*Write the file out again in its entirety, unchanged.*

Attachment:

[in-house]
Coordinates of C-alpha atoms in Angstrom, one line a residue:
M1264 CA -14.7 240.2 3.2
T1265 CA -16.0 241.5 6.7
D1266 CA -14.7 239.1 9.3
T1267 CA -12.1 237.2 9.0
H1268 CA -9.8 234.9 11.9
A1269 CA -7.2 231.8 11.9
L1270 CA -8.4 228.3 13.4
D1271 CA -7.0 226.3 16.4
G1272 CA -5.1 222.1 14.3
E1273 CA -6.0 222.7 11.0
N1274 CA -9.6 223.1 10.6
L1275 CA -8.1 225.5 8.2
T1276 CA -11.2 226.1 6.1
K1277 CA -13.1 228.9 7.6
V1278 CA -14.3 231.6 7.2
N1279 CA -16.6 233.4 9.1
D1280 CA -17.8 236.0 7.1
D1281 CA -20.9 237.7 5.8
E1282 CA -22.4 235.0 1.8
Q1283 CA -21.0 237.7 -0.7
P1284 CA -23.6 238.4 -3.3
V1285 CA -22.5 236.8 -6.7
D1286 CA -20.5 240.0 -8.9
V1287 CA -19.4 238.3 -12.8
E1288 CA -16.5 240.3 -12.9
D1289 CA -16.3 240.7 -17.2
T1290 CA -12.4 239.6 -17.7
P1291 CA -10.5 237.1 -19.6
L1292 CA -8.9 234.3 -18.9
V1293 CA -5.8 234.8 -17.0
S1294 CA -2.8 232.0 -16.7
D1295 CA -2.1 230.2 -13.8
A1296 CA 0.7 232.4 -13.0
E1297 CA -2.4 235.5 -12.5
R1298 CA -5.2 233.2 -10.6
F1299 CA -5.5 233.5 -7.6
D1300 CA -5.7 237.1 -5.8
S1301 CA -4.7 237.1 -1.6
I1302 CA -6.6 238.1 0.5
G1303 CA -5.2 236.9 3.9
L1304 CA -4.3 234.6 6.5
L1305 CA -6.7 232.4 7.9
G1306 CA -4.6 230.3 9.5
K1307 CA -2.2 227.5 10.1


[in-house]
Coordinates of C-alpha atoms in Angstrom, one line a residue:
M1264 CA -14.7 240.2 3.2
T1265 CA -16.0 241.5 6.7
D1266 CA -14.7 239.1 9.3
T1267 CA -12.1 237.2 9.0
H1268 CA -9.8 234.9 11.9
A1269 CA -7.2 231.8 11.9
L1270 CA -8.4 228.3 13.4
D1271 CA -7.0 226.3 16.4
G1272 CA -5.1 222.1 14.3
E1273 CA -6.0 222.7 11.0
N1274 CA -9.6 223.1 10.6
L1275 CA -8.1 225.5 8.2
T1276 CA -11.2 226.1 6.1
K1277 CA -13.1 228.9 7.6
V1278 CA -14.3 231.6 7.2
N1279 CA -16.6 233.4 9.1
D1280 CA -17.8 236.0 7.1
D1281 CA -20.9 237.7 5.8
E1282 CA -22.4 235.0 1.8
Q1283 CA -21.0 237.7 -0.7
P1284 CA -23.6 238.4 -3.3
V1285 CA -22.5 236.8 -6.7
D1286 CA -20.5 240.0 -8.9
V1287 CA -19.4 238.3 -12.8
E1288 CA -16.5 240.3 -12.9
D1289 CA -16.3 240.7 -17.2
T1290 CA -12.4 239.6 -17.7
P1291 CA -10.5 237.1 -19.6
L1292 CA -8.9 234.3 -18.9
V1293 CA -5.8 234.8 -17.0
S1294 CA -2.8 232.0 -16.7
D1295 CA -2.1 230.2 -13.8
A1296 CA 0.7 232.4 -13.0
E1297 CA -2.4 235.5 -12.5
R1298 CA -5.2 233.2 -10.6
F1299 CA -5.5 233.5 -7.6
D1300 CA -5.7 237.1 -5.8
S1301 CA -4.7 237.1 -1.6
I1302 CA -6.6 238.1 0.5
G1303 CA -5.2 236.9 3.9
L1304 CA -4.3 234.6 6.5
L1305 CA -6.7 232.4 7.9
G1306 CA -4.6 230.3 9.5
K1307 CA -2.2 227.5 10.1